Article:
In looking over the reports, we found that the most frequent combination of causes of a ferry disaster was the ship’s being overloaded — too many people and/or too much cargo — and then going out in bad weather. Some ships had sailed in typhoon conditions.

An overloaded ship can be top-heavy or ride deeper in the water than it was designed to, leaving it less maneuverable and more vulnerable to capsizing in high winds and rough waves.

In many countries, ferries are regularly overloaded. Sometimes greedy captains allow it, and sometimes there are too few ships running a route to accommodate all the people who demand to go, and they crowd aboard. Often a ship will start the run fairly full, and as it makes stops along the route, more people get aboard but not enough get off.

Also frequently determined to be the cause of a ferry’s sinking was human error, such as the deck crew’s not watching for other ships, misjudging the distance from another ship or, as mentioned, sailing in bad weather.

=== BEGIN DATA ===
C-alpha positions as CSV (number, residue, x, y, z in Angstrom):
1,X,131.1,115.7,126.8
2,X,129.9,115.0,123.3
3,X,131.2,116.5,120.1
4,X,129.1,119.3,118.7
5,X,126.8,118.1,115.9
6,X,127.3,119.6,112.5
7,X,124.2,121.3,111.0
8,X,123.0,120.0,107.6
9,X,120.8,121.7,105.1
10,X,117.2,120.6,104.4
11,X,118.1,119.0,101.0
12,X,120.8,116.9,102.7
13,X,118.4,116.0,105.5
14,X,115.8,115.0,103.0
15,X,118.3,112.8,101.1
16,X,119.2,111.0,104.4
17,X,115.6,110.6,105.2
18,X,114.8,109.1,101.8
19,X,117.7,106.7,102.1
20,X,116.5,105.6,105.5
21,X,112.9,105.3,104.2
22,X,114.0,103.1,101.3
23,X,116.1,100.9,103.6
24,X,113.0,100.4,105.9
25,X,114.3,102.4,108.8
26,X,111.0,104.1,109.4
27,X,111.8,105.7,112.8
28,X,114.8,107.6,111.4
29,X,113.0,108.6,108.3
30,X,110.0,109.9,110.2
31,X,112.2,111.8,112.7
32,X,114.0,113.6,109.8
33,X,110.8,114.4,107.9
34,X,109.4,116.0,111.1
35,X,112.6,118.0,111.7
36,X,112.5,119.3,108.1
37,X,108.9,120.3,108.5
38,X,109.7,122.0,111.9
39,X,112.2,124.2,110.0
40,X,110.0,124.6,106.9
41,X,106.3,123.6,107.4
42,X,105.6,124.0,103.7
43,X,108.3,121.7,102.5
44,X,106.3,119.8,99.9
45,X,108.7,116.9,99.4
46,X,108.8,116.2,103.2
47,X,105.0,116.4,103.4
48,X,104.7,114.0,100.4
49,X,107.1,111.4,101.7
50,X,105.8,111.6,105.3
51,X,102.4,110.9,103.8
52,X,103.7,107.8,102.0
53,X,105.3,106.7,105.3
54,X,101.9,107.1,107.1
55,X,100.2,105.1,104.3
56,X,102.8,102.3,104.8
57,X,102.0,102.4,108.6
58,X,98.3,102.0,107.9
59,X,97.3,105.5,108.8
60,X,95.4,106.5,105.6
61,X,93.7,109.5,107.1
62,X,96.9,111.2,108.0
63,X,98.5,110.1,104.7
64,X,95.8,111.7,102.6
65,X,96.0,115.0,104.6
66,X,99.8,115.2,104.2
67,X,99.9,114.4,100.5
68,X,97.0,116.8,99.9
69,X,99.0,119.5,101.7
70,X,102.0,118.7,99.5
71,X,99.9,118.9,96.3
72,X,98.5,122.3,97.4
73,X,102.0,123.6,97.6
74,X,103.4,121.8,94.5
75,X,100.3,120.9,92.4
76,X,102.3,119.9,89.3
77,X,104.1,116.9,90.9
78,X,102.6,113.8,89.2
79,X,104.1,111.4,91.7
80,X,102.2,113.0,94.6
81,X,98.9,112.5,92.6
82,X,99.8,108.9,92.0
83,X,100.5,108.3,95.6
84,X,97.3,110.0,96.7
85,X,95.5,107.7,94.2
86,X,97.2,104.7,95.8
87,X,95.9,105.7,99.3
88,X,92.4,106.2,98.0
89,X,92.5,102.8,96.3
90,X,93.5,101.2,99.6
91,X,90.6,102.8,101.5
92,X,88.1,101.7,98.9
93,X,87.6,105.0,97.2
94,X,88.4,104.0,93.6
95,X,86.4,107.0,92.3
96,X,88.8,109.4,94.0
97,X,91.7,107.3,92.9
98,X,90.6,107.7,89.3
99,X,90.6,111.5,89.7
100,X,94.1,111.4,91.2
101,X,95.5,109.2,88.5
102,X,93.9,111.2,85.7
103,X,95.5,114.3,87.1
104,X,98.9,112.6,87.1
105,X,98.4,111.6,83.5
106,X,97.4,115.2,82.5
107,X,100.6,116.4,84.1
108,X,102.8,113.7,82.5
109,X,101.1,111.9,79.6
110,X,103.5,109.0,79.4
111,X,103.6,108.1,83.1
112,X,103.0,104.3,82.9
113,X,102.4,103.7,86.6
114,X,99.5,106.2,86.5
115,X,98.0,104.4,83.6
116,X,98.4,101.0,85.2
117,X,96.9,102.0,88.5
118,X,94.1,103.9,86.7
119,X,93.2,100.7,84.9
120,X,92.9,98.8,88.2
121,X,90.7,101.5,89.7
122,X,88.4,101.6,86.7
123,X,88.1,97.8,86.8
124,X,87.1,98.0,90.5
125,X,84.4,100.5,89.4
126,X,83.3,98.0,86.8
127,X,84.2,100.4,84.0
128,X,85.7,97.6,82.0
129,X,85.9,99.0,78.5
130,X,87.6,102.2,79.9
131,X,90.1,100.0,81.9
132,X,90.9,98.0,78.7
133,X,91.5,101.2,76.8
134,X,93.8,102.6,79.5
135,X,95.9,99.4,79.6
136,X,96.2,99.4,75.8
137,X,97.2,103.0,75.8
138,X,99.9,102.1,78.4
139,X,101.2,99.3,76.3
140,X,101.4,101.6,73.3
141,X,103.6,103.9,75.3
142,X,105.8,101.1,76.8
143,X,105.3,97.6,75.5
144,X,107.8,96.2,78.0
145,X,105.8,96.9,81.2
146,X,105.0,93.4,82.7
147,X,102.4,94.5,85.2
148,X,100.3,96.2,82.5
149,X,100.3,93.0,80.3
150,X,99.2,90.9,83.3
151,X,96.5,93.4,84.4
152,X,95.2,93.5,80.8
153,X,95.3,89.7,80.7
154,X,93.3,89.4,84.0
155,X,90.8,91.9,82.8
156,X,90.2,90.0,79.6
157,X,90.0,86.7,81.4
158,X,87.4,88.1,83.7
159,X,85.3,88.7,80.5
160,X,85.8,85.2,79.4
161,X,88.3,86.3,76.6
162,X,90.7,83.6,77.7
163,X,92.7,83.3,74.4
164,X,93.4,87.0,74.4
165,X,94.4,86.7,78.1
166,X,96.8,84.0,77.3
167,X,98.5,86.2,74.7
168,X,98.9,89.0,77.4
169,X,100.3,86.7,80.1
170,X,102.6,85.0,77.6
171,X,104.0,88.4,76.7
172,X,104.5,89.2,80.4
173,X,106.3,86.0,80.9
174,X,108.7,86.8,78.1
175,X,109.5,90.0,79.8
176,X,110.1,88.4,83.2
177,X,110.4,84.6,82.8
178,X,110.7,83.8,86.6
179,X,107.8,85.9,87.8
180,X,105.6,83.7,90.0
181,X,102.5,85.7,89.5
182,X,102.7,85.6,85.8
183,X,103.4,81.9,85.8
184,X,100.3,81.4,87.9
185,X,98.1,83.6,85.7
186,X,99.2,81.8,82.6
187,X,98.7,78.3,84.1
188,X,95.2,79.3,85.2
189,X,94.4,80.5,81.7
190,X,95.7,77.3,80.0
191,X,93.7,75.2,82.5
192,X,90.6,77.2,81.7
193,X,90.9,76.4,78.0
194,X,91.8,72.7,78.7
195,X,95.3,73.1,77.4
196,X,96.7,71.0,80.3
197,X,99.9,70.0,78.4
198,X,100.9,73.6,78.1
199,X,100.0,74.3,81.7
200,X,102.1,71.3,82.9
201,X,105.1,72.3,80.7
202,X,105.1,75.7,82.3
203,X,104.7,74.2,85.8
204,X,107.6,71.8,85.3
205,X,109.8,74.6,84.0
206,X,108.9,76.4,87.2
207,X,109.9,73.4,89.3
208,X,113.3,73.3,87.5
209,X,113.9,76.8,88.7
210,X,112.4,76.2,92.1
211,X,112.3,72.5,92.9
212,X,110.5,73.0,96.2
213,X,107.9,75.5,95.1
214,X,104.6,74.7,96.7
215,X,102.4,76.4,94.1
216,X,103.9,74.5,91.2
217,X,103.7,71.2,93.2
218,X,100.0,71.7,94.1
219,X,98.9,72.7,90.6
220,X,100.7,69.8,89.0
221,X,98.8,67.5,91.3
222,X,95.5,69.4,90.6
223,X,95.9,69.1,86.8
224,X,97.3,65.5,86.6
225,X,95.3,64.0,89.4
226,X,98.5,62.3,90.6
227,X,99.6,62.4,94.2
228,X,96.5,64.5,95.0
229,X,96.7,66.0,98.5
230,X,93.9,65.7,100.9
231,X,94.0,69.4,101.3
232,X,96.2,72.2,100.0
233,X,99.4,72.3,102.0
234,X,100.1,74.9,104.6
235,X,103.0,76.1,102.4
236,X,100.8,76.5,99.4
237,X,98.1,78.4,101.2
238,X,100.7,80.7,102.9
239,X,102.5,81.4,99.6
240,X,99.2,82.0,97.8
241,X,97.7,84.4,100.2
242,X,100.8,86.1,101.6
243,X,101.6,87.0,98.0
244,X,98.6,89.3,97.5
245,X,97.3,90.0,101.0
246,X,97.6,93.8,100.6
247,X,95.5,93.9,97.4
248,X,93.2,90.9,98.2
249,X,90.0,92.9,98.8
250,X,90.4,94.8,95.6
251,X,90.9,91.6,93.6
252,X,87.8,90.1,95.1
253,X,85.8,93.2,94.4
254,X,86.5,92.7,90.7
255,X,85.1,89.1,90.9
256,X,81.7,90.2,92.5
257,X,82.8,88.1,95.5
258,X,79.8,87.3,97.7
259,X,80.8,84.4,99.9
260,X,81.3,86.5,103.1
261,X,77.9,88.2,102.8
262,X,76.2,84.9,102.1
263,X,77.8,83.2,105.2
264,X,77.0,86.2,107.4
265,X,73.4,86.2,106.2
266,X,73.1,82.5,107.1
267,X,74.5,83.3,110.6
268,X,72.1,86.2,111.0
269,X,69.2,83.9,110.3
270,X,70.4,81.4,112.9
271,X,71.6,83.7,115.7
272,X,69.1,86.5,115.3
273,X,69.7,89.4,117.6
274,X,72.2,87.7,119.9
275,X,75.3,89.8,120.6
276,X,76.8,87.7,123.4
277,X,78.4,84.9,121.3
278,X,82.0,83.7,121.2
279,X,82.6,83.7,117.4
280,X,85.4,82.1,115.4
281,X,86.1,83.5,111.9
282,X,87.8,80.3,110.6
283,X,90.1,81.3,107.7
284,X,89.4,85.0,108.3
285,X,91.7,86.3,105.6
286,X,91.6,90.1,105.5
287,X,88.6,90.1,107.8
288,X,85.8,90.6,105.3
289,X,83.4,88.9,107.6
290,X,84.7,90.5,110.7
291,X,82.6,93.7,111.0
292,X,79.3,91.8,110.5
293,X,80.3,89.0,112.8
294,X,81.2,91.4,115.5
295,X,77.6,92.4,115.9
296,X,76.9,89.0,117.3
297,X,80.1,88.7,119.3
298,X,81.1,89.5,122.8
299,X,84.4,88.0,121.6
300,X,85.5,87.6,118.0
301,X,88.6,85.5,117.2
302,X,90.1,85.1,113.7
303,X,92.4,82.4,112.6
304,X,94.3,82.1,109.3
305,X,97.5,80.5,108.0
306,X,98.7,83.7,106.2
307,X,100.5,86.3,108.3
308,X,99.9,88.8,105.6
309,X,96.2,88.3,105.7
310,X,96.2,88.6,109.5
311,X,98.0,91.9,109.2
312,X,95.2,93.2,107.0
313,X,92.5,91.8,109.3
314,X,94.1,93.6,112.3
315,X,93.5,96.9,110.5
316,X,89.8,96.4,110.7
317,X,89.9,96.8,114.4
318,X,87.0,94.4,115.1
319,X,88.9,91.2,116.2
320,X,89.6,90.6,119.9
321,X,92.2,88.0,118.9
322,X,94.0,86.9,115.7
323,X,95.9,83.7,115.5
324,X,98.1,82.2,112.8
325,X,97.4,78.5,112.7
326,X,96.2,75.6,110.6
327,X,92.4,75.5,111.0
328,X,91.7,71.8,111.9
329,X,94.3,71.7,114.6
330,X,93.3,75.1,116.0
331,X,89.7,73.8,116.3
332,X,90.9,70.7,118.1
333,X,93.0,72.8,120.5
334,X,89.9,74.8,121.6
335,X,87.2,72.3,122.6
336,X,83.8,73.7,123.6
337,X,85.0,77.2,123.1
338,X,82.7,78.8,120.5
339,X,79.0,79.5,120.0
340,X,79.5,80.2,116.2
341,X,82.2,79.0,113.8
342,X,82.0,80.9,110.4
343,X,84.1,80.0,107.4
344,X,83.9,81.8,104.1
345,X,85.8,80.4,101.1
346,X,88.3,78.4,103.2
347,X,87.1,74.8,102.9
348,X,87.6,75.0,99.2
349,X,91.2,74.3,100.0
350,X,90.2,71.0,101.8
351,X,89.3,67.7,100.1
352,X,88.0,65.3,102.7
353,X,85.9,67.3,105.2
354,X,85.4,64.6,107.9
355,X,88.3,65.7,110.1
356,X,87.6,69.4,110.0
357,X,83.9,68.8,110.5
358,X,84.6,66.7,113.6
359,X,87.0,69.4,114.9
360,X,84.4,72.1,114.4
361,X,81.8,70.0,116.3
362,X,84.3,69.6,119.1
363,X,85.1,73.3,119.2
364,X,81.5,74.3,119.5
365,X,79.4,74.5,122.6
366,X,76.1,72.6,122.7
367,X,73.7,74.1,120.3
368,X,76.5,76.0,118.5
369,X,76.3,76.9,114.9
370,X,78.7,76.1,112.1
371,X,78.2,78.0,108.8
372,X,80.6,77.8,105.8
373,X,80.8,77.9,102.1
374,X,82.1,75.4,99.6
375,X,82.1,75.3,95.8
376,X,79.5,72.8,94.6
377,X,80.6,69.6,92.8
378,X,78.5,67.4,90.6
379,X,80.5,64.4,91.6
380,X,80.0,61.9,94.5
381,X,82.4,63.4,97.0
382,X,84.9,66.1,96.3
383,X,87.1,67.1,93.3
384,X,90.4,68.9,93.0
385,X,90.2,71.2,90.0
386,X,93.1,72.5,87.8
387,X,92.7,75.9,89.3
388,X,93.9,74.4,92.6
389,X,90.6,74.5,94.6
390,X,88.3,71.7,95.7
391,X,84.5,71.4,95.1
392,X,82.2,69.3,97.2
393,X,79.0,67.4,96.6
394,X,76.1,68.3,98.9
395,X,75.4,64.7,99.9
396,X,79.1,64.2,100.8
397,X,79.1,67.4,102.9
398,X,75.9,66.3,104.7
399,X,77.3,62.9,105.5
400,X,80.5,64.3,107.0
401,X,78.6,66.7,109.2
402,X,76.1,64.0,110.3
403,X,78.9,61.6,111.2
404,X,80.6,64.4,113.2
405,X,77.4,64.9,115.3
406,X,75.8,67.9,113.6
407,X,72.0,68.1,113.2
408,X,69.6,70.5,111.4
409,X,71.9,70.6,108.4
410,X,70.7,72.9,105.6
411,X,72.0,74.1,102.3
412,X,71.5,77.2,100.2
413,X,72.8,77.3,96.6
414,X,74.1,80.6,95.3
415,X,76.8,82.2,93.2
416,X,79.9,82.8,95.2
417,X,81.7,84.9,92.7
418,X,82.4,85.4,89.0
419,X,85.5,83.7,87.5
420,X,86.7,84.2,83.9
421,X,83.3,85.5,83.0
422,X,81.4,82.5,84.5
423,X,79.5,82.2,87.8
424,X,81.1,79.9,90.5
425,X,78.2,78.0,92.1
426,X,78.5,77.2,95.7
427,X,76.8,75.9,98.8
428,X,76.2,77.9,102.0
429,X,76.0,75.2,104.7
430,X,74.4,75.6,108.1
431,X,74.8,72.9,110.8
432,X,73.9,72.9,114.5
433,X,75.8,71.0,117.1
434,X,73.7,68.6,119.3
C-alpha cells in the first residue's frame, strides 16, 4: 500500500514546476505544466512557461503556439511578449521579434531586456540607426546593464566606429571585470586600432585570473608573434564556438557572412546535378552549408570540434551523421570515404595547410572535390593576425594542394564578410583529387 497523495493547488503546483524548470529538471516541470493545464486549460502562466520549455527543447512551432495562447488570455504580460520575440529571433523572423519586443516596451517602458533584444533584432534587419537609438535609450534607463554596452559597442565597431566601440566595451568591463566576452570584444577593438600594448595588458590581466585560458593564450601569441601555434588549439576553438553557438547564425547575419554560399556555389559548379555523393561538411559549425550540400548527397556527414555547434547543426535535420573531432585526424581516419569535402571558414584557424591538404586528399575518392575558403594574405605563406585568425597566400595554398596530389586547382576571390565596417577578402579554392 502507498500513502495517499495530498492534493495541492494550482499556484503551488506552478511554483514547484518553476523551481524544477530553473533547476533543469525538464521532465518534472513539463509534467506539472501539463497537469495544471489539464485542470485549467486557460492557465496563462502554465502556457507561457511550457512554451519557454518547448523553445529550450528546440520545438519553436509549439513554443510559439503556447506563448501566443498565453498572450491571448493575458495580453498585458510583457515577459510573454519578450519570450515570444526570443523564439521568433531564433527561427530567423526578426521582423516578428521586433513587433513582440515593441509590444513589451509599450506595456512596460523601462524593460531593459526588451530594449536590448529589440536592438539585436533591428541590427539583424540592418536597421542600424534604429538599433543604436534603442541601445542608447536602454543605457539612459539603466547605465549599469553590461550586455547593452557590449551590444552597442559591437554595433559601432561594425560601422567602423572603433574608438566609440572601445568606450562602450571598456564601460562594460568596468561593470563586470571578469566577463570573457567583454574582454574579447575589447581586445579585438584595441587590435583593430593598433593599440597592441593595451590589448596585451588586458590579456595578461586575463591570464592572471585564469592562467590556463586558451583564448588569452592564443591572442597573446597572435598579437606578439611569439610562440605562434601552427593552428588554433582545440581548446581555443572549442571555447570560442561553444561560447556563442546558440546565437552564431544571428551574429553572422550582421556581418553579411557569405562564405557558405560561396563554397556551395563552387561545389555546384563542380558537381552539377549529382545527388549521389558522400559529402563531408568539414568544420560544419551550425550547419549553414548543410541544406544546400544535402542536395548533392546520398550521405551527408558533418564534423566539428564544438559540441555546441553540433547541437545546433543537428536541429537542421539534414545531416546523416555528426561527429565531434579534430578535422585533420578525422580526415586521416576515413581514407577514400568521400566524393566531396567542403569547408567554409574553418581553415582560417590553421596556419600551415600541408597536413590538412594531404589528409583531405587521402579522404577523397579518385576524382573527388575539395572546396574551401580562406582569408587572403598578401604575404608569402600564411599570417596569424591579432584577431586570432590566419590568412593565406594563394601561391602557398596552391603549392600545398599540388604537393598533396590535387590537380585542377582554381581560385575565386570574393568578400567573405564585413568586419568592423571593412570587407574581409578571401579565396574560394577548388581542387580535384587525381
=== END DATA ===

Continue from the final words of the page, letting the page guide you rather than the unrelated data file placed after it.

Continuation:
Poor maintenance of a ship often was cited. For example, a rusty hull leaked, then burst open, flooding lower holds.

Contributing to a high number of deaths in many of the accidents were poor safety procedures — for example, not enough life jackets or lifeboats on board or none at all — or an untrained or inexperienced captain or crew who didn’t know safety procedures or ignored them.

Travelers should be extra cautious when boarding passenger ferries in countries known for having bad safety records. The countries that appeared most often on our list were, by far, Bangladesh and Indonesia, then the Philippines and, trailing far behind, Egypt.

The accidents with the highest death tolls almost always were those involving ferries that were making overnight or lengthy trips (with people sleeping below deck) and crossing large bodies of water: lakes, very wide rivers, delta regions or the sea.

If you’re planning to take a ferry — in any country — watch for danger signs: the overloading of cargo or passengers, poor maintenance, a lack of lifeboats or life jackets or launching in unsafe weather.